* Euro zone periphery govt bond yields tmsnrt.rs/2ii2Bqr (Recasts lead, adds details)
AMSTERDAM, Oct 2 (Reuters) - Italy’s 10-year bond yield fell to a record low on Friday after September data showed euro zone inflation sinking deeper into negative territory and rising coronavirus cases across the continent raised expectations for more stimulus from the European Central Bank by yearend
The rush for safety was further exacerbated after U.S. President Donald Trump tested positive for the coronavirus, ramping up uncertainty ahead of November’s presidential election.
Euro zone inflation dropped to minus 0.3%, according to the first estimate for September, its lowest level in over four years. The decline into negative territory was deeper than expected, and another reading tracked closely by economists, excluding food, energy, tobacco and alcohol, fell to a record low of 0.2%, stoking concerns of a deflationary spiral.
The figure, which was worse than initial forecasts, was largely expected after German and Italian inflation readings missed estimates earlier in the week.
A key market gauge of long-term inflation expectations fell to its lowest since mid-July at 1.1339%.
“If there is no improvement in the data, Lagarde should announce an expansion of the bond purchase programme before end of the year,” said Nicolas Forest, global head of fixed income at Candriam, referring to ECB President Christine Lagarde.
The data comes as divisions between dovish policymakers at the ECB have become more evident, and Lagarde set the scene for a change to the way the bank targets inflation earlier this week.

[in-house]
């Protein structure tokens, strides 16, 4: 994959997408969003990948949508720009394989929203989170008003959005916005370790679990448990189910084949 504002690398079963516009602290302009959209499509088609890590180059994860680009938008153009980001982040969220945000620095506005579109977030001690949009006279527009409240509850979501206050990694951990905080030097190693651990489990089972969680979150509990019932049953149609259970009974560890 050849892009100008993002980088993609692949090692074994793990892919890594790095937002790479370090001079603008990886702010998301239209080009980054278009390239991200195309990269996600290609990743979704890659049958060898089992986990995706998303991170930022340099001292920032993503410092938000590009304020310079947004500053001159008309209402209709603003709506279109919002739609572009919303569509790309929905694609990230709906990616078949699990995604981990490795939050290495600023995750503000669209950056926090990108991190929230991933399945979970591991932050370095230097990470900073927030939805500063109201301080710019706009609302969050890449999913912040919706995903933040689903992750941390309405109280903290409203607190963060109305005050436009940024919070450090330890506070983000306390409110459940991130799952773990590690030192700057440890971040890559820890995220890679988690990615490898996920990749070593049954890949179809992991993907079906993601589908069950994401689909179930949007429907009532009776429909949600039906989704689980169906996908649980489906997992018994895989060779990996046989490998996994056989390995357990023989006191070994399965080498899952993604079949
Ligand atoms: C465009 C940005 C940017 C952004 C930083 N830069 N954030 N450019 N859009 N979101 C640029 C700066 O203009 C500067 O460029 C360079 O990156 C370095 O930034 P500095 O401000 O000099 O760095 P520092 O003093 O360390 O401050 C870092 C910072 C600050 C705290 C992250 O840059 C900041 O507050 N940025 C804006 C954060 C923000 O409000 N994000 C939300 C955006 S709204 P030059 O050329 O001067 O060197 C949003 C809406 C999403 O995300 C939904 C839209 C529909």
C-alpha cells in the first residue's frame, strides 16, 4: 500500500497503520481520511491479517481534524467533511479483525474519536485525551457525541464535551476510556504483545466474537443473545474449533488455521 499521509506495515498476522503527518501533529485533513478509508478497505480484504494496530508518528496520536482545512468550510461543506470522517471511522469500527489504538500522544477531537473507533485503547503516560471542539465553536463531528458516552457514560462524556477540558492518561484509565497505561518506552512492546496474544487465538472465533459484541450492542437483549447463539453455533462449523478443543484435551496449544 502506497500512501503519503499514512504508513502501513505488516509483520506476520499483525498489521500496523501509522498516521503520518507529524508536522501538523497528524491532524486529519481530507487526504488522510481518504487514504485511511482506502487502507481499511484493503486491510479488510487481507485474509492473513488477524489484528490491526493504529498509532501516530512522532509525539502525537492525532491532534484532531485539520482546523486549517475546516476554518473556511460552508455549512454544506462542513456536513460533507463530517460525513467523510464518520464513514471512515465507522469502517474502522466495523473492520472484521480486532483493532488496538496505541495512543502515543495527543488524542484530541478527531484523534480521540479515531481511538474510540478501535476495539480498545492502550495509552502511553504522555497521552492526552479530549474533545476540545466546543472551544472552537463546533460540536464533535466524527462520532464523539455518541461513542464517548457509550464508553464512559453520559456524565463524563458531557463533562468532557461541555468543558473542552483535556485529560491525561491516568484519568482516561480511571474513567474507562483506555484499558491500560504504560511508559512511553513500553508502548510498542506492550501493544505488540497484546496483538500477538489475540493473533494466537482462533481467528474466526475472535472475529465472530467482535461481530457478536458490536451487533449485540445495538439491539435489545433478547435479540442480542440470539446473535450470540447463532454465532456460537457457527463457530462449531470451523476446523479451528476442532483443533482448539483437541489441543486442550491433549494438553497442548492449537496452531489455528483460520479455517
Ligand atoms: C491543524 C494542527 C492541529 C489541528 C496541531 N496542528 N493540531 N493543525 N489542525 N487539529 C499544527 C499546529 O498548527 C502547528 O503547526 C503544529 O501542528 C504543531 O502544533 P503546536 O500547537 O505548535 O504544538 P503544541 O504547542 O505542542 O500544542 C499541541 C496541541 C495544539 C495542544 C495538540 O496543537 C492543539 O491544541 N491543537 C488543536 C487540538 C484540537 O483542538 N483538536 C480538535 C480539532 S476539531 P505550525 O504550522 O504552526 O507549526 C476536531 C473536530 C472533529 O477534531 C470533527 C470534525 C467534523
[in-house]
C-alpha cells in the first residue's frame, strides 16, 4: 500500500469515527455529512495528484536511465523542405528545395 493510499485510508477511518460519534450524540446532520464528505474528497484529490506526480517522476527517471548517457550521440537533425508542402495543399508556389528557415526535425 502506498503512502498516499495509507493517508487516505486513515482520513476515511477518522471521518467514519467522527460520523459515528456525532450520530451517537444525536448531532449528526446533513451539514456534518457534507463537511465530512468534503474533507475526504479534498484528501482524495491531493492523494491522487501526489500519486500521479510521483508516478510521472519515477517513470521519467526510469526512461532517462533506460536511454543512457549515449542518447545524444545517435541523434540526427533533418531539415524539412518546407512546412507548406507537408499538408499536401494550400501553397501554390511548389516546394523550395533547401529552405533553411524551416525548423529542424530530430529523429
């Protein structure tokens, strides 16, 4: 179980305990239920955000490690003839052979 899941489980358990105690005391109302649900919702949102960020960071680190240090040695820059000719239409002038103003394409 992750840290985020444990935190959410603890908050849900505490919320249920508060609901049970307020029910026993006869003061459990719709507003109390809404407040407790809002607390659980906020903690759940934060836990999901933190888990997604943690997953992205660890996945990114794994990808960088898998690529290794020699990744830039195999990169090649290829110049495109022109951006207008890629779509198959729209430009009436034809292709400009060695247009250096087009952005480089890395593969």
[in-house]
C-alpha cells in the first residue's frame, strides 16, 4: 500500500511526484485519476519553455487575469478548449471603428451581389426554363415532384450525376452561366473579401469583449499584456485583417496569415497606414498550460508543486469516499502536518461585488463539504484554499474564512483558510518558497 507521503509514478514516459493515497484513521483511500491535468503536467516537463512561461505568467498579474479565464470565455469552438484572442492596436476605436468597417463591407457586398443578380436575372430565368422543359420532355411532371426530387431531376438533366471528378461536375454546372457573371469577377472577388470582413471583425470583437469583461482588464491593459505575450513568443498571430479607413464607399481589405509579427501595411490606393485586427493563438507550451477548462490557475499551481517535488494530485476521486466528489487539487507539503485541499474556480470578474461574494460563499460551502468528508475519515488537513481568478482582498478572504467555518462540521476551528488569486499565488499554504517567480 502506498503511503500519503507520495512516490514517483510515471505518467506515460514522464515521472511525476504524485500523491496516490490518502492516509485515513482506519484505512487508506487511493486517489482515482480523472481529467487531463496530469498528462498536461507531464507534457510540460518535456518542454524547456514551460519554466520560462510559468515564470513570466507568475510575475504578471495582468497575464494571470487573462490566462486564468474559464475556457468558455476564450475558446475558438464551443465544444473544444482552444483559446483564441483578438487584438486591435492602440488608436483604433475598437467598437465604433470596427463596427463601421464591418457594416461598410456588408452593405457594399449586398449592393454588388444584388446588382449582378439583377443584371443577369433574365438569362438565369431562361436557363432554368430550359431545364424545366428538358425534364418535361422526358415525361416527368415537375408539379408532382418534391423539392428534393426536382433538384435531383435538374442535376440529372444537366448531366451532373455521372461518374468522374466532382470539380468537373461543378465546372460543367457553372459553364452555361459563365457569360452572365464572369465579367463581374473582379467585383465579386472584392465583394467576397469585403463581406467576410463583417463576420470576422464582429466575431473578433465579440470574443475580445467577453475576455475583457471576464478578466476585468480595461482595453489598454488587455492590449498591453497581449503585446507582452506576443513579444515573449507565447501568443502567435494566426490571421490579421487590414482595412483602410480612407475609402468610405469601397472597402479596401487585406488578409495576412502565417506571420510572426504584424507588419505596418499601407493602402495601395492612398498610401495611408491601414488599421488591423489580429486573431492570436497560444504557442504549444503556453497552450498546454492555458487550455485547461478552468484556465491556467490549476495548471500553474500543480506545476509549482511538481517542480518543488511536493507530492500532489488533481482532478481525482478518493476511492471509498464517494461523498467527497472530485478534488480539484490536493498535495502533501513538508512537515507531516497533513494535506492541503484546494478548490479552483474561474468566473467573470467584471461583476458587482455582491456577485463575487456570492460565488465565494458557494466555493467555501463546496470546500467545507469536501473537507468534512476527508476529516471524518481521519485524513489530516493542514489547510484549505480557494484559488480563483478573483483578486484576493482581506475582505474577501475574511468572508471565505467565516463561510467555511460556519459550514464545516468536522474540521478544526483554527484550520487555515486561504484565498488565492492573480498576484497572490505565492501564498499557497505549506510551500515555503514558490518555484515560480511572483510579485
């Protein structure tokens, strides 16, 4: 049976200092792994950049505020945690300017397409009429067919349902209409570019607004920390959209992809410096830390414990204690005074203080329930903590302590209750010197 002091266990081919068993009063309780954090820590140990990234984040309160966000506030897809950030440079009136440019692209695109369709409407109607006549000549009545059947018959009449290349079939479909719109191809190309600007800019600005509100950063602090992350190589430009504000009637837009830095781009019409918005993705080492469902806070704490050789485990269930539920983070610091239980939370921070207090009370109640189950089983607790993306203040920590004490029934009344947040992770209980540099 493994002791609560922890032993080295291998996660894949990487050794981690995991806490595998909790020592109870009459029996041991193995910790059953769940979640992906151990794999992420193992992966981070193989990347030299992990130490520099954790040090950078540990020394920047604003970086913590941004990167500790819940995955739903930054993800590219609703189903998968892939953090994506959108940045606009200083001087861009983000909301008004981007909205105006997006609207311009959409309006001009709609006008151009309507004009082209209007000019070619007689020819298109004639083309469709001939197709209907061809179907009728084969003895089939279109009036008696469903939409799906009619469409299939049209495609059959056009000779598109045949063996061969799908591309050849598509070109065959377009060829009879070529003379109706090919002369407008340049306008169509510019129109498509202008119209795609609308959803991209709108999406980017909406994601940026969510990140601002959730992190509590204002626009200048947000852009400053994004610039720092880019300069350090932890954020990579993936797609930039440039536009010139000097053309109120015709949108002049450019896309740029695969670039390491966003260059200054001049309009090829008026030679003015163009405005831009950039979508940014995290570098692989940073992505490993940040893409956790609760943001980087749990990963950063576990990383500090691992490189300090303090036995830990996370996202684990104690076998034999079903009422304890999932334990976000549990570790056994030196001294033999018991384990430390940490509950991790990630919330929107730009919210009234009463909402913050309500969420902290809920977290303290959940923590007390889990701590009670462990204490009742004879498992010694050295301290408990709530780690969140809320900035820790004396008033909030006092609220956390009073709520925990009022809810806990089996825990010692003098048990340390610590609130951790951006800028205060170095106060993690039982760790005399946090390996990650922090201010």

Italian debt outperformed the broader demand for fixed income, pushing the 10-year yield to a record low of 0.735%, according to Tradeweb, which cites the August 2030 benchmark . It was last down 4 basis points on the day at 0.785%.
The risk premium Italy pays over 10-year German debt fell to 132 bps, its lowest since Feb. 24.
Italian bonds have continued to see support this week despite weak economic data and talk of delays to the European Union’s recovery fund, as investors favour higher-yielding assets.
“BTPs narrowed versus Germany regardless through risk on and risk off, which I think is important, because you could argue that there is an asymmetric risk on offer here,” said Richard McGuire, head of rates strategy at Rabobank.
He was referring to the likelihood that the ECB will add to its stimulus, of which Italian debt would be a primary beneficiary.
Safe-haven German 10-year yields fell as low as -0.551% in early trade just off their lowest in nearly two months, reached earlier this week. They were last down 2 bps at -0.54%. (Reporting by Yoruk Bahceli; editing by Ana Nicolaci da Costa, Mark Potter, Larry King)
Our Standards: The Thomson Reuters Trust Principles.